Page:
by Michael Suedfeld
This is a critical time in Middle East history. Both the Palestinians and Israelis are eyeing painful concessions to achieve lasting peace and no one in the world is more acutely aware of this than Israeli Prime Minister Ariel Sharon. The way forward is not through old rhetoric and the dredging of past events but through conciliation and dealing with the hard realities of 2005. Unfortunately, one of those realities is that some people, when presented with the possibility of turning to peace and progress, will be unable to leave their tired views behind.
How else to explain those such as William Hughes who, in this publication last month, went on a vitriolic tirade against Sharon and the nation he heads? Hughes repeated the many mantras of Israel-bashers, relying on falsehoods and half-truths to reach his goal.
It is fruitless to comment directly on such attacks. Those who forward them are on a mission. They want a very public humiliation, if not the outright dissolution, of the Middle East’s sole traditional democracy; the country that ranks highest among Middle East nations when rated for human development; a country that is a world leader in technological, medical and other scientific advances; a country with less than three per cent of the Middle East’s population; a country that is such a minute portion of the Middle East geographically, it can be measured in tenths of a per cent; a country with few natural resources and none of that most precious Middle East commodity--oil.
Rather, I challenge readers to ask themselves: why is Israel a world pariah?
Is it because of its actions? There are numerous areas around the world where the death tolls are hundreds of times higher and where oppression--particularly of women and minorities--is a routine part of daily life, including most, if not all, other Middle East countries.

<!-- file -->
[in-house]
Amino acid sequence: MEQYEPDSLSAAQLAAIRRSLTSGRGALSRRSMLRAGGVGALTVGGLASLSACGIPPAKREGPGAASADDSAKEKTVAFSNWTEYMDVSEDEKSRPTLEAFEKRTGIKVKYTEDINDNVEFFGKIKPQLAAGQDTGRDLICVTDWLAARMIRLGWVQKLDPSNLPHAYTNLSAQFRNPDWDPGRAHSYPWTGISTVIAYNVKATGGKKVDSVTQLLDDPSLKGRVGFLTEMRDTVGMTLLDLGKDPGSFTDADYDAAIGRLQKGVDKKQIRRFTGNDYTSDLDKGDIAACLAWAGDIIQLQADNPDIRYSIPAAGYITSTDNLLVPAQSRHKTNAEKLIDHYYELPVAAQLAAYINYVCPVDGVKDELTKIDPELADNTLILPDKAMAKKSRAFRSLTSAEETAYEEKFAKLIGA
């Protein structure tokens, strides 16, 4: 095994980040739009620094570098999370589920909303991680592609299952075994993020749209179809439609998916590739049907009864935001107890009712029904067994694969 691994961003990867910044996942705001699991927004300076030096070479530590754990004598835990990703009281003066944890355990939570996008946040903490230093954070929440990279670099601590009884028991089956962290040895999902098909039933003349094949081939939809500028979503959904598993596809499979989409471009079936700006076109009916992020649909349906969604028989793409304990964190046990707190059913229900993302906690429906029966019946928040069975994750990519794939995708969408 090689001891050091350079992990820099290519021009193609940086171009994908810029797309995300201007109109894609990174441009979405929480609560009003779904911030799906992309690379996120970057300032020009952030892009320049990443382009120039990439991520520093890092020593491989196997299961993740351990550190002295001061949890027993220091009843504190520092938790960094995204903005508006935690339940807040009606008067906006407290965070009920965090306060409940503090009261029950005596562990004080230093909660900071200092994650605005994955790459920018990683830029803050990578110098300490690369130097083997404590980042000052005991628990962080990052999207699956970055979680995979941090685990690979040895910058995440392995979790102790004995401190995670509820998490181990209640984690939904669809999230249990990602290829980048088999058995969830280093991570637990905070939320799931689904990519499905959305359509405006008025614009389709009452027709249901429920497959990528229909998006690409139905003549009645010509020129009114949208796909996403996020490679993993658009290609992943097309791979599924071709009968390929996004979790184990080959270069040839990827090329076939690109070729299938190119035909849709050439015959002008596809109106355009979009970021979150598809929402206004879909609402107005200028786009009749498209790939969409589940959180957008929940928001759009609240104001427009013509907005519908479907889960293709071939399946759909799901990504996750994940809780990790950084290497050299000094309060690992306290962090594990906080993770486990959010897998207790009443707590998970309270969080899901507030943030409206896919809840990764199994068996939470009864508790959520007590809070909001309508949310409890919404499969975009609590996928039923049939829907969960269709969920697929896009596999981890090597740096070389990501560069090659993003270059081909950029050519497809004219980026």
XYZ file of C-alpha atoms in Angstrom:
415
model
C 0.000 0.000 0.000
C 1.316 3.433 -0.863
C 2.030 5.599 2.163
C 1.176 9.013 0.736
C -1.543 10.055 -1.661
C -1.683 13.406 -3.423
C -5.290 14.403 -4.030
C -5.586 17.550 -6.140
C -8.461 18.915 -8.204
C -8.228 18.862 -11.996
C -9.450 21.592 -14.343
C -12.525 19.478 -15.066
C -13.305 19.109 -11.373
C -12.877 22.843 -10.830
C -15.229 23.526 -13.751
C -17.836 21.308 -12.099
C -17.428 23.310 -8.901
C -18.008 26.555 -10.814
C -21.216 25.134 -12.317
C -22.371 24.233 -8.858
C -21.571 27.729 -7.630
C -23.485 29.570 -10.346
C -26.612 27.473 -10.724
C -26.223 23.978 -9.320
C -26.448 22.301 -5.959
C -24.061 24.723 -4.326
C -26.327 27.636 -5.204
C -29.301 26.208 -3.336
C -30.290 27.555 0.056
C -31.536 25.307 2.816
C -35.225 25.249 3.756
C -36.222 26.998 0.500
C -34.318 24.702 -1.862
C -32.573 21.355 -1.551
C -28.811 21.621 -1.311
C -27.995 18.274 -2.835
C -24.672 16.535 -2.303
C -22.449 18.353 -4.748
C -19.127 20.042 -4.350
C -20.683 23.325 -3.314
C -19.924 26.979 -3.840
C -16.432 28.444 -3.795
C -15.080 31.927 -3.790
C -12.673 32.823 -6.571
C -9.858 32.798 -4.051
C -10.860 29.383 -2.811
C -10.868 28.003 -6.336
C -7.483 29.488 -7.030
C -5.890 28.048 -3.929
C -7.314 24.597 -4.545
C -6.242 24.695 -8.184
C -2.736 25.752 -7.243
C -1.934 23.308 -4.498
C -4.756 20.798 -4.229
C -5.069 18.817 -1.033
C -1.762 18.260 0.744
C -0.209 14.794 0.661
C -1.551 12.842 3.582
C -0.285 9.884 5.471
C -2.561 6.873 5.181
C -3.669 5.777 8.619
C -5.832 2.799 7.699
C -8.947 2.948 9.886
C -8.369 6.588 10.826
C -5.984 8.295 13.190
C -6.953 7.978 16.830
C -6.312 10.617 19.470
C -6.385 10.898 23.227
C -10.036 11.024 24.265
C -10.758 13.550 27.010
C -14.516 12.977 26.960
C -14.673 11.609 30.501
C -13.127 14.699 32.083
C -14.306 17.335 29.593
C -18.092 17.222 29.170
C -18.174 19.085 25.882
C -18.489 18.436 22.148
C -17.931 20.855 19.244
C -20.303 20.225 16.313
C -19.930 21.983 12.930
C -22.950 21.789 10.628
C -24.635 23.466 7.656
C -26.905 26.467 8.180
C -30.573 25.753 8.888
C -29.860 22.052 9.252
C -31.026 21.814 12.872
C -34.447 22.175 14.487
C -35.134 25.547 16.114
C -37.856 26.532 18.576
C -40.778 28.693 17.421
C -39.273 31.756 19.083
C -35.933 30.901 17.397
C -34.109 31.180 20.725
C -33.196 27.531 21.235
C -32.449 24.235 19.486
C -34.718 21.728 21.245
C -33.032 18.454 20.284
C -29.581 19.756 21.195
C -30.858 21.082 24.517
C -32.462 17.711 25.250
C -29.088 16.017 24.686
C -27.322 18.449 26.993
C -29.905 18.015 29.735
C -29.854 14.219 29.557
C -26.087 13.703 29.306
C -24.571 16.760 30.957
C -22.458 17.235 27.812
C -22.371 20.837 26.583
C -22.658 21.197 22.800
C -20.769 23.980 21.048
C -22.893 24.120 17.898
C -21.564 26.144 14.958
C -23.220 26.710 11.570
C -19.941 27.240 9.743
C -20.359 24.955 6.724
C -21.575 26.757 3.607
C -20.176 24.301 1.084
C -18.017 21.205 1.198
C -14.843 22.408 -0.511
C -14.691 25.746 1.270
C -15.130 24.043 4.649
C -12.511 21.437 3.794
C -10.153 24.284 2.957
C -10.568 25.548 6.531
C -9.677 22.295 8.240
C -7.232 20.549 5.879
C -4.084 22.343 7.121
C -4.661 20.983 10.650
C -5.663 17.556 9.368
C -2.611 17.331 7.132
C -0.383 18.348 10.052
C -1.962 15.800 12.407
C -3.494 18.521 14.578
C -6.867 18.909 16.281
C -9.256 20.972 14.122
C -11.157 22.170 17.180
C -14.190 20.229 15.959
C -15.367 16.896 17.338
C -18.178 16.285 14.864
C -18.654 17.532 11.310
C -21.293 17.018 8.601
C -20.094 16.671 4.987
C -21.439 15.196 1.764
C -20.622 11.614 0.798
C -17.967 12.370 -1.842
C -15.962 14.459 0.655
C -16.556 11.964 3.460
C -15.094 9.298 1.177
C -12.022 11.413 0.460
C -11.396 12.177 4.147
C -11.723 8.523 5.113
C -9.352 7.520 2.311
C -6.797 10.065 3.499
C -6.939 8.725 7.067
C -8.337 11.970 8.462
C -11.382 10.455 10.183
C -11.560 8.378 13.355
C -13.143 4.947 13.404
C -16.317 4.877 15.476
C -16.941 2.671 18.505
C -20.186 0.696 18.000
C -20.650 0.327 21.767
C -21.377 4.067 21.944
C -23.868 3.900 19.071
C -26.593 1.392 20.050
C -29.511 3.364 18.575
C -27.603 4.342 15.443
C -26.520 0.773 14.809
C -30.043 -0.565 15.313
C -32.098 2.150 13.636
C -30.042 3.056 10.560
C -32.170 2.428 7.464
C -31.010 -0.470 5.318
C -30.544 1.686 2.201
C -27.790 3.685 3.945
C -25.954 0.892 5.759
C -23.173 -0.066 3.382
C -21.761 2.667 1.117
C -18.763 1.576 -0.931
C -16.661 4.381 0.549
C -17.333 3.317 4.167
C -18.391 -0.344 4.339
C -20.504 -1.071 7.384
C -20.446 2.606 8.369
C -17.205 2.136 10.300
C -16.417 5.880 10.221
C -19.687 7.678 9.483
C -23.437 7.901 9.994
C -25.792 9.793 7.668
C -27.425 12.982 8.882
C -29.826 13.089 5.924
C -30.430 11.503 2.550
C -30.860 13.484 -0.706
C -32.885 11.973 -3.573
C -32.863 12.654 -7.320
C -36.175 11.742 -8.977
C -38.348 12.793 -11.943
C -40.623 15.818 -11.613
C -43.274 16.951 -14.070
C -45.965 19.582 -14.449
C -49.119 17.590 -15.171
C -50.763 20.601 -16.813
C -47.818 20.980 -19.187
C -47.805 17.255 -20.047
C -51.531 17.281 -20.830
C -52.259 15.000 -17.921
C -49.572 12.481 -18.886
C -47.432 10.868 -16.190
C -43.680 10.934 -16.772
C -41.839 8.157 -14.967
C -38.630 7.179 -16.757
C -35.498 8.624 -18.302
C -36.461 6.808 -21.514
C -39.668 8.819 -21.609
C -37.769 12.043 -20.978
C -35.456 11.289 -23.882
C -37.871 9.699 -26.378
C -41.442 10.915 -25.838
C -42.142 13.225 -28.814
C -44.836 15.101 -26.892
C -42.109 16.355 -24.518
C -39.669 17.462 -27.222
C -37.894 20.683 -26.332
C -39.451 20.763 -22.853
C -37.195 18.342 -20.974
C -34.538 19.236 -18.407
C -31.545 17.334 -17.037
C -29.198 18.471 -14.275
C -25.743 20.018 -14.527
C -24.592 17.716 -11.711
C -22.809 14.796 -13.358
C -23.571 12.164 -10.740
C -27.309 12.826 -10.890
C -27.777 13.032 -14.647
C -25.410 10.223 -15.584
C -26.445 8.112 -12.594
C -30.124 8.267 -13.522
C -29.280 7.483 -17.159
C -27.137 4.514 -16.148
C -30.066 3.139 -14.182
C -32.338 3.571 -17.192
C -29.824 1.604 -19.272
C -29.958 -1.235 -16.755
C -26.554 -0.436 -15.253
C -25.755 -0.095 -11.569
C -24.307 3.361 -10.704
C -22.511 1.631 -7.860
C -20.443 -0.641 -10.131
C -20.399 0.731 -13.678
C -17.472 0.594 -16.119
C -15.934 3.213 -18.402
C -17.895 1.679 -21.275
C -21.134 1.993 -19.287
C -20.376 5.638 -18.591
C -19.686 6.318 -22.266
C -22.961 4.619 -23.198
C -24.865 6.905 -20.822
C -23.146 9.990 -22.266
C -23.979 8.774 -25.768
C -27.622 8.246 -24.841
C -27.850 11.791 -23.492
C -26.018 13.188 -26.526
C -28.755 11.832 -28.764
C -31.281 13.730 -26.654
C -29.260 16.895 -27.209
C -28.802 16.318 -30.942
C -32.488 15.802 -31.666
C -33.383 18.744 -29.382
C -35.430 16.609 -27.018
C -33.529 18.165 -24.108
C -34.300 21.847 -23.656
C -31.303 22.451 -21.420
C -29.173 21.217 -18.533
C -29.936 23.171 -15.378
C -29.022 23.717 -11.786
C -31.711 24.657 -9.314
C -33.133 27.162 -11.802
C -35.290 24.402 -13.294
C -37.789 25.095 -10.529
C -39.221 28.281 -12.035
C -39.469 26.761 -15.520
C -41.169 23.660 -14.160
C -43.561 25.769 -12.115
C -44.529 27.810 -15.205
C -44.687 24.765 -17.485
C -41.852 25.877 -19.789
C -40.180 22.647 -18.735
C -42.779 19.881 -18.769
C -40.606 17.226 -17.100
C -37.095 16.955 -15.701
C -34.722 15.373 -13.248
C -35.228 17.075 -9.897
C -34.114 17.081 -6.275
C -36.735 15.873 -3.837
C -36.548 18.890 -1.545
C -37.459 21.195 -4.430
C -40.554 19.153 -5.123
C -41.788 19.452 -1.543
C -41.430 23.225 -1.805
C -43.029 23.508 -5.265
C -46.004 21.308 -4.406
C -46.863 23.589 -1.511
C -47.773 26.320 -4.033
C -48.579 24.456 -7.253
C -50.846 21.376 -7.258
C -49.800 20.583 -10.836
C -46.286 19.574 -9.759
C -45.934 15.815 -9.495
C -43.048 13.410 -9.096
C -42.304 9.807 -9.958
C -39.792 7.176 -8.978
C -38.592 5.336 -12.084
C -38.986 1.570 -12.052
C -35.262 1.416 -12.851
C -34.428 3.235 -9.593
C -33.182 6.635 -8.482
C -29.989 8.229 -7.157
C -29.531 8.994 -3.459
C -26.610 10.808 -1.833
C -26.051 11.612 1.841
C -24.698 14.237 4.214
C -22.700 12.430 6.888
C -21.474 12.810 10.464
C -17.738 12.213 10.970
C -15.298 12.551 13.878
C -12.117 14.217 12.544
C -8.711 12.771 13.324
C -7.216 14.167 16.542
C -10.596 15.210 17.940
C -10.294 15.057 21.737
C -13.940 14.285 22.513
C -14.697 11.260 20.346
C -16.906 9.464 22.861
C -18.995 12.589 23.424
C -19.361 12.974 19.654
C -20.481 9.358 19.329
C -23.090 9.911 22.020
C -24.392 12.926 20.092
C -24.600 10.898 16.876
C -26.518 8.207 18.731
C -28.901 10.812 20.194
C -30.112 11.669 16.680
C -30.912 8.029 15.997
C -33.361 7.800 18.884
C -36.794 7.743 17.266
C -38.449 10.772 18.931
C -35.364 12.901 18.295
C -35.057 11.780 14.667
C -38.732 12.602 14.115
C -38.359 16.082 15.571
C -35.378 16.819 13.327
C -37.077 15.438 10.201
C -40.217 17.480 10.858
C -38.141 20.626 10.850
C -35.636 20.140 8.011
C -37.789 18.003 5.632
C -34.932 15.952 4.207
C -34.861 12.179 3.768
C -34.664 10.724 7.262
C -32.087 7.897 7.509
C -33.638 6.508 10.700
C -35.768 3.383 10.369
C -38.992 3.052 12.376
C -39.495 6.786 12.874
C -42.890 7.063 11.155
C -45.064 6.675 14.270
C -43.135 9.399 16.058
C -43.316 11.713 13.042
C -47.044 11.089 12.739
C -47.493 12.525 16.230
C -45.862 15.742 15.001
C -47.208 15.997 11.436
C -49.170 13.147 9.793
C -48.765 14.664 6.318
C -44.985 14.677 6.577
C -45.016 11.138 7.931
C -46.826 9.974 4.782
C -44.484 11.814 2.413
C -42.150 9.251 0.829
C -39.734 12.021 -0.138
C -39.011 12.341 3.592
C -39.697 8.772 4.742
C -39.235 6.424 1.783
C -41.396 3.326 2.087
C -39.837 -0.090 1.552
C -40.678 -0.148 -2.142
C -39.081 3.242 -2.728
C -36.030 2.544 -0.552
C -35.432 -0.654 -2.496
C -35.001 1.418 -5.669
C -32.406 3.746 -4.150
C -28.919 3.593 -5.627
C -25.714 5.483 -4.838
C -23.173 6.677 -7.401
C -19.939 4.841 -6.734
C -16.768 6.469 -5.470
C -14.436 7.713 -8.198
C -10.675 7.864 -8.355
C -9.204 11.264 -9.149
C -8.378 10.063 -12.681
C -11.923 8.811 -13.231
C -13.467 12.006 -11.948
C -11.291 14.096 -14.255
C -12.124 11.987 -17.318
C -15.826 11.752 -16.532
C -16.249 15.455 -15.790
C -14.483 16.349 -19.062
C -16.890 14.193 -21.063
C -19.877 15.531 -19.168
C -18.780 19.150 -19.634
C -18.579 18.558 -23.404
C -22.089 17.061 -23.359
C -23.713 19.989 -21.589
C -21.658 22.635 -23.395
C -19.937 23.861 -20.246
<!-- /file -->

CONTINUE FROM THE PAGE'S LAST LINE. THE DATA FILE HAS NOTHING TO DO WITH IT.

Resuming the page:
Is it because of Sharon? Since Yasser Arafat’s death, Sharon has released hundreds of prisoners, allowed convicted and exiled Palestinian terrorists to return to their homes, strengthened his commitment to removing Gaza settlements, relaxed travel restrictions, removed checkpoints and turned over security to Palestinian forces. As for war crimes, if Sharon’s guilty so, too, are numerous world leaders with UN Secretary-General Kofi Annan leading the list. Sharon may have stood by as between 500-1,000 innocents in Sabra and Shatila were murdered by Christian Phalangists (Arabs, not Jews or Israelis), Annan did exactly the same thing in Rwanda (500,000-plus dead), in the former Yugoslavia (more than 100,000 dead), and, today in Sudan (an estimated 300,000 dead).
Is it the media? As the second Intifidah began, there were 350 press organizations with permanent representatives in Israel and another 1,300 arrived shortly after. Those people were there to write “hard” news even if they had to create it. The Jenin refugee camp reporting was one of the great shams of modern journalism, yet people, including Hughes, still cite it as if there were actually a massacre there.
Do we hold Israel to a higher standard than its neighbors? That’s unfair to Israel but more so to Arabs. Lebanese historian Kemal Salibi described it this way: “The liberal tradition in the West tries to impute to the behavior of the native or the underdog an idealist position which is not really there...When it comes to the thinking about Middle East politics, the American liberal mind is often chasing rainbows. They are living in a world of delusion.” Arabs are not children and would be best served if we in the West demanded better from their leaders.
Is Israel perfect? No modern nation is. Israel is, however, home to a kaleidoscope of people from some 100 national backgrounds of diverse races and cultures. The Arab Muslim, Christian and Druze minorities comprise approximately 20 per cent of the population. Druze serve with distinction in the Israeli Defence Forces. There are Arab members of the Knesset, Arab members of the courts, including Supreme Court and, in the last two World Cup of Football (soccer) qualifying games, Arab-Israelis scored the tying goals becoming, at least briefly, national heroes. In contrast, Jews can’t even visit countries such as Saudi Arabia.
In short, there is no reason to hate or demean Israel in proportions so out of whack with its actions and significance. At least not for anyone really interested in peace, justice and the other ideals this publication’s operators profess to espouse.
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 Depending on which countries are included as “Middle East”, there are between 260 million and 300 million Middle East residents; approximately 6 million in Israel.
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